Wing Commander Abhinandan Varthaman's release

Return of a hero

Print edition : March 29, 2019

Abhinandan Varthaman. Photo: PTI

When Wing Commander Abhinandan Varthaman and members of his Operational Ready Platform MiG-21 Bison squadron completed their early morning briefing on February 27, little did they know what was in store for them. This squadron was chosen for the job because the MiGs scramble the fastest of all the fighters in the Indian Air Force (IAF).

By the time most Indian office-goers reached their places of work that day, the IAF had fought an air superiority battle against Pakistan and an IAF Wing Commander had been taken prisoner. By afternoon, videos of him being beaten up, firing his personal weapon and being “rescued” by Pakistan Rangers began circulating on WhatsApp. By evening, the IAF officer, Abhinandan Varthaman, had become a household name across India and, perhaps, the world.

The last time there was significant civilian interest in the IAF was also because of an individual: It was in 1984 when Squadron Leader Rakesh Sharma took a joyride to space on a Soviet rocket. He went on to become the face of the IAF for the next few decades, inspiring Indian youths to consider it as a career choice

This time around, though, an IAF pilot was in Pakistan custody, and it was affecting the spin the Bharatiya Janata Party (BJP)-led Central government was putting out on the Balakot air strikes. While the IAF top brass might have had reasons to be concerned over the developments, the operational heads, the Command and the commanding officer-level of the IAF were more concerned about what information would be ferreted out of the captured officer.

As far as the IAF is concerned, fighter pilots are among the most important of human resources because they are the ones who raid enemy territory and are the only ones who might be captured during an operation. The word “rigorous” does not quite capture the kind of tough training they undergo before being commissioned. Every time fighter pilots get into the cockpit of their multimillion-dollar aircraft, they are ready for any eventuality. As Abhinandan said in an NDTV Good Times video from 2011, in response to what kind of attitude was needed to be a fighter pilot: “A bad attitude.”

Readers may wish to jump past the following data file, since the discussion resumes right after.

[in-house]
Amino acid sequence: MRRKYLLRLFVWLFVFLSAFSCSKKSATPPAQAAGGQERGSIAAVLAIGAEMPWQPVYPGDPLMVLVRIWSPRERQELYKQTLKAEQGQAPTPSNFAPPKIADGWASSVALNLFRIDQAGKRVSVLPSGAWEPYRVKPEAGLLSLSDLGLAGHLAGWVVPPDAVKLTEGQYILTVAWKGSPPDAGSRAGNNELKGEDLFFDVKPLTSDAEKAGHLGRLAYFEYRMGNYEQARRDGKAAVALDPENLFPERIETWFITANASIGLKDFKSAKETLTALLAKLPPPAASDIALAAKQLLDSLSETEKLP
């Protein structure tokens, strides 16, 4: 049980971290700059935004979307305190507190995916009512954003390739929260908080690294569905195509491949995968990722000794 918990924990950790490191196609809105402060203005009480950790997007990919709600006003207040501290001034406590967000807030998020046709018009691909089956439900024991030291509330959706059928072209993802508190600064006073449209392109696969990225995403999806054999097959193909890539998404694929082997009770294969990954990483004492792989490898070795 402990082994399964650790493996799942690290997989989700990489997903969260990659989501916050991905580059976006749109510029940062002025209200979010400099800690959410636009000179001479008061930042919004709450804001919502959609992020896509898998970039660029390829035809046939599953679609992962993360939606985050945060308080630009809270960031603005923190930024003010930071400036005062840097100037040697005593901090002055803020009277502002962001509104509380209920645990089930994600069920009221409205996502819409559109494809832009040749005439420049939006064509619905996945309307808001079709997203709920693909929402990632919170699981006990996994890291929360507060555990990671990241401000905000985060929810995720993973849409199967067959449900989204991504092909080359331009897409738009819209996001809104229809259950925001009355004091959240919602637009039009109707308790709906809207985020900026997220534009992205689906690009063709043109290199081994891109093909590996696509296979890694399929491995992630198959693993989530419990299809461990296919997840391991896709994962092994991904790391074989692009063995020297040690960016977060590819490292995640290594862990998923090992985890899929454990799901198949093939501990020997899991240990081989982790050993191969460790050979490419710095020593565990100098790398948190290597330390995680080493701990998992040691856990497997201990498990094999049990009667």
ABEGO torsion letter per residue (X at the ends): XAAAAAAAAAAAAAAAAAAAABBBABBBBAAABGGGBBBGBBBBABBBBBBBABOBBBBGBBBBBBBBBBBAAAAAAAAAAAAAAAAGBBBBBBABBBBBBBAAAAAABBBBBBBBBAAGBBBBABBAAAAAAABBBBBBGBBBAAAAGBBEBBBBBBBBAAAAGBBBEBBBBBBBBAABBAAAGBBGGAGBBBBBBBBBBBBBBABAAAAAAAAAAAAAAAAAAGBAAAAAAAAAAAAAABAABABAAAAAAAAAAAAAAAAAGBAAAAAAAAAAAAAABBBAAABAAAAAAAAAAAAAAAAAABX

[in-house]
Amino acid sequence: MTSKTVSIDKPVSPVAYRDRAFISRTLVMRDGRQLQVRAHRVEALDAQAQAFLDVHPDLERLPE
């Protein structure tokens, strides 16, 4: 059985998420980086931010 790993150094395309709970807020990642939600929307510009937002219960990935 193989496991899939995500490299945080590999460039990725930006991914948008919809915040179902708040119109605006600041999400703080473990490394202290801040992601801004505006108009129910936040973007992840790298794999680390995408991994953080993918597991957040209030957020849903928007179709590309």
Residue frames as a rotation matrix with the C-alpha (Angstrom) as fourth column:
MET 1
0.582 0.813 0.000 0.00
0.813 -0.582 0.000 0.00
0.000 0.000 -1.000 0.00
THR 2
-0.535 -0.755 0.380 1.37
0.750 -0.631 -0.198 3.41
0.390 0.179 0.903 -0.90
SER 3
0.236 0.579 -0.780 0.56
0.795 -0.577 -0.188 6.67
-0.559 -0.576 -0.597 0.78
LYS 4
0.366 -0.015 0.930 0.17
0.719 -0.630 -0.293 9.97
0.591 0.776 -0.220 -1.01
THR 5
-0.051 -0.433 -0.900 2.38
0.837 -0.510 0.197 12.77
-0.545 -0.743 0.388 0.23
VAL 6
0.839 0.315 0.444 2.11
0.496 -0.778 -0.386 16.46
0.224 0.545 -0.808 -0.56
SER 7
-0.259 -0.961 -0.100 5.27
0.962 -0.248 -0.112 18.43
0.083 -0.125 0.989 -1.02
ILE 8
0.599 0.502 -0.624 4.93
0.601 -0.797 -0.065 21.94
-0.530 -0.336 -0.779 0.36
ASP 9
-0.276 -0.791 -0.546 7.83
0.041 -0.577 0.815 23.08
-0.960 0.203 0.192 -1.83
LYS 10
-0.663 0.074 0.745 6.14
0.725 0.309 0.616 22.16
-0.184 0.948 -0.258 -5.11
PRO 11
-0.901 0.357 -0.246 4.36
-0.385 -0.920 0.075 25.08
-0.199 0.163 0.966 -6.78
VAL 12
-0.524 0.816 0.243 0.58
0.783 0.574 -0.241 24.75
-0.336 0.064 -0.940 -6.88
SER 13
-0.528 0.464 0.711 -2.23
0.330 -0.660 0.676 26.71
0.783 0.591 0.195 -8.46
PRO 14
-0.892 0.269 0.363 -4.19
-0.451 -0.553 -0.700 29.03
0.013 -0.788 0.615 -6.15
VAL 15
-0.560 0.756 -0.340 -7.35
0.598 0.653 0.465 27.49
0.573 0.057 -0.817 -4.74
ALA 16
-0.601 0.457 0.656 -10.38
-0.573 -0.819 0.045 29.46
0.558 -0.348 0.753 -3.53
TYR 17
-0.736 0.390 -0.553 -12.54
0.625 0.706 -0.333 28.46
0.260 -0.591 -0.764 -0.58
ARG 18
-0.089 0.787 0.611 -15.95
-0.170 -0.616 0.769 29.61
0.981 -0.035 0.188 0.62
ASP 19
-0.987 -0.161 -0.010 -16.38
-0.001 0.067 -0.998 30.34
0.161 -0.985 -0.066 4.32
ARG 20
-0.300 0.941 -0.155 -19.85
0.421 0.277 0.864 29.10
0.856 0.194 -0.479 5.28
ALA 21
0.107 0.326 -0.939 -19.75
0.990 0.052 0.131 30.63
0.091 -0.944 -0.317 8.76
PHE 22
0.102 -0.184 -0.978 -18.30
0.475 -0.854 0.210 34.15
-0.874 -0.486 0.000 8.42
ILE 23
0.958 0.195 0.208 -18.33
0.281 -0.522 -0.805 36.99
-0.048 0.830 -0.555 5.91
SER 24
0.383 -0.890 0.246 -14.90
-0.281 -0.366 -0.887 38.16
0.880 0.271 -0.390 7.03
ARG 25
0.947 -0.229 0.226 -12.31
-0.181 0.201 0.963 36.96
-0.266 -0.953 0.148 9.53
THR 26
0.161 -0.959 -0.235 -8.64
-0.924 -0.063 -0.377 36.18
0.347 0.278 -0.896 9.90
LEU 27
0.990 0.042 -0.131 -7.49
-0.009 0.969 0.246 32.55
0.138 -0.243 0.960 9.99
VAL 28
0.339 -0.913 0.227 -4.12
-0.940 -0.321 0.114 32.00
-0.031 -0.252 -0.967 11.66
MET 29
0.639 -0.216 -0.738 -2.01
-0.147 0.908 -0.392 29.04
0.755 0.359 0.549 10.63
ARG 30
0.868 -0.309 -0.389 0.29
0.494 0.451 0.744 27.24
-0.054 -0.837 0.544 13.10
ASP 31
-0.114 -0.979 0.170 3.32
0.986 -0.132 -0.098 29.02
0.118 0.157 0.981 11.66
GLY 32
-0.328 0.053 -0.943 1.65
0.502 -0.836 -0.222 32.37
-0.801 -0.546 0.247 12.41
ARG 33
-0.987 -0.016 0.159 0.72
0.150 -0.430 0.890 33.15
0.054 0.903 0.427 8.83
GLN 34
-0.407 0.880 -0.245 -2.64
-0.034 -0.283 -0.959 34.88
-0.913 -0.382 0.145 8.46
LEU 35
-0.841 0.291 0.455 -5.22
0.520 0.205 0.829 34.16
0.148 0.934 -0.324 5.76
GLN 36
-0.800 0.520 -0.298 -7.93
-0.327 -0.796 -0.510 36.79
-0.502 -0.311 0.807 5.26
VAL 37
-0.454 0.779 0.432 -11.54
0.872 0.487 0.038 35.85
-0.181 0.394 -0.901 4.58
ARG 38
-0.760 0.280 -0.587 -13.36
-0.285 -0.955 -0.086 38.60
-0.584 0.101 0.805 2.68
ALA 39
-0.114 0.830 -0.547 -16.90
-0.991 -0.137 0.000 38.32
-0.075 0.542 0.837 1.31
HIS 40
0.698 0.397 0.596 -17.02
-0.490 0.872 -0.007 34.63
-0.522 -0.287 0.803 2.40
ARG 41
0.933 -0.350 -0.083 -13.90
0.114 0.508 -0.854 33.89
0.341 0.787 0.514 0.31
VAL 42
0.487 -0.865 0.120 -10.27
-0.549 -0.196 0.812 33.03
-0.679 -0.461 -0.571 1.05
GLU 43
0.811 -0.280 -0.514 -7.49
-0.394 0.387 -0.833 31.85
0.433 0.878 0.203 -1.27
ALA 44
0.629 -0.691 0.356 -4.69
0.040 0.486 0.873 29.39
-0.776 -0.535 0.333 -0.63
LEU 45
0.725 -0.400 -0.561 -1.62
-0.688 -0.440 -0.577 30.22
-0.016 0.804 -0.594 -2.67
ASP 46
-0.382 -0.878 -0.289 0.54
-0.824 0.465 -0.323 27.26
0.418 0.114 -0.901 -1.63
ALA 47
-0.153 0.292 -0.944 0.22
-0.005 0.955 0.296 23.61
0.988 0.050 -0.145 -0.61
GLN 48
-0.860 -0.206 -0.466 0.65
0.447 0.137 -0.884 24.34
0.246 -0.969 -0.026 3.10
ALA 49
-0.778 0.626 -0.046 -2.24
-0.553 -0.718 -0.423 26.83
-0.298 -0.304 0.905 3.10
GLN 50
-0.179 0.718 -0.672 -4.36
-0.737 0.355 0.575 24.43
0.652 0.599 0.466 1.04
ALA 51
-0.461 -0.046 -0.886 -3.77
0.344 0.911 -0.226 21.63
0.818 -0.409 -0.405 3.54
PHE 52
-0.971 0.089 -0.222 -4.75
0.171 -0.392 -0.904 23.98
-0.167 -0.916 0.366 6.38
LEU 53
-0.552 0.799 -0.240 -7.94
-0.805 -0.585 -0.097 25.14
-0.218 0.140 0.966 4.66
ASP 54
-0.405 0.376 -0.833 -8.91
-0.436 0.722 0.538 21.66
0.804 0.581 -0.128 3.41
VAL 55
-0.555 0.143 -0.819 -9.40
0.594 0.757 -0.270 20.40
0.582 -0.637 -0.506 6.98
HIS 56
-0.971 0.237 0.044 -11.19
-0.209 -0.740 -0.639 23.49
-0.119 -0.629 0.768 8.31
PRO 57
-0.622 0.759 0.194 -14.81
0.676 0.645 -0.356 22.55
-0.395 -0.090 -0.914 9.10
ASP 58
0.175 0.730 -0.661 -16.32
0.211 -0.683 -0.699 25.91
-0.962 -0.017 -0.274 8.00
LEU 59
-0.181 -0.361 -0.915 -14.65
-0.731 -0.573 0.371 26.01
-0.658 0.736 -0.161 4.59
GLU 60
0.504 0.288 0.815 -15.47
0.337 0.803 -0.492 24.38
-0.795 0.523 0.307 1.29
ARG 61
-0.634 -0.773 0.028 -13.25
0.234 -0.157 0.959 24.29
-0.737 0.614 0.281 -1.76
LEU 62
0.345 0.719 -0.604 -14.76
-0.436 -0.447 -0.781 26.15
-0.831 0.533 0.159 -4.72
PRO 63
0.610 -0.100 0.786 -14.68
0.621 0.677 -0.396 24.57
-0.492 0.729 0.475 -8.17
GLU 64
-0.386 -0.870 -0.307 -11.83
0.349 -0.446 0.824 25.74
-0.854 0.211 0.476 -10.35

At the end of their training, they have to clear the physical and mental tests with A1G1 category. (A1: Is physically well developed; is capable of enduring severe physical and mental stress of service flying in any part of the world; has normal hearing and binocular visual acuity; can be employed for full flying duties; and is fit to fly any type of aircraft commensurate with anthropometric measurements. G1: Is physically well developed; possesses full functional capacity good eyesight and hearing; is capable of enduring severe physical and mental stress for prolonged periods; and can be employed for all ground duties in any part of the world.)

Abhinandan, who was part of 104th batch of the National Defence Academy and was commissioned to the IAF in 2004, could not have been captured at a worse time for India. The tension between the two countries was comparable to the level in 1986 during Operation Brasstacks and in 2001 after the attack on the Parliament building. But there was one difference: Pakistan was no longer on a short fuse and was engaged in a war over the optics of the saga that was unfolding on television screens across the subcontinent.

Abhinandan’s videos catapulted him into the limelight. In one video, he was seen sipping tea (which was later spun by a Pakistan-based tea company into an advertisement!) while a major of the Pakistan Army questioned him.

“You see how he behaved when he was being handed over,” said a former wing commander. “He was bold and practical. He did not indulge in any theatrics once he crossed over such as kneeling down on the ground or taking some mud from Indian soil, etc. This is a reflection of the training he has undergone.”

There is a standard operating procedure in place for any serviceman who is captured and has come back. First is a battery of medical tests. He will be given adequate time, usually about a week if the injuries are not major, to rest. After this cooling-off period, he will be debriefed by an IAF panel.

In an election year, politicians of varying hues want a part of the action too. “Wing Commander Abhinandan Varthaman displayed amazing poise and confidence in the face of adverse conditions, which has won him many hearts across the country,” said Tamil Nadu Chief Minister Edappadi K. Palaniswami “It is appropriate that he be awarded India’s highest military honour, the Param Vir Chakra, for displaying most inimitable gallantry and valour,” he said in a communication to the Prime Minister on March 8. It is not the Prime Minister who decides these honours. The citation for a pilot has to be written by his commanding officer and then recommended to the IAF chief by the Command Headquarters. The Command or the Air Headquarters decides what an appropriate honour will be for a particular officer. Politicians have no role in the decision-making process.

 

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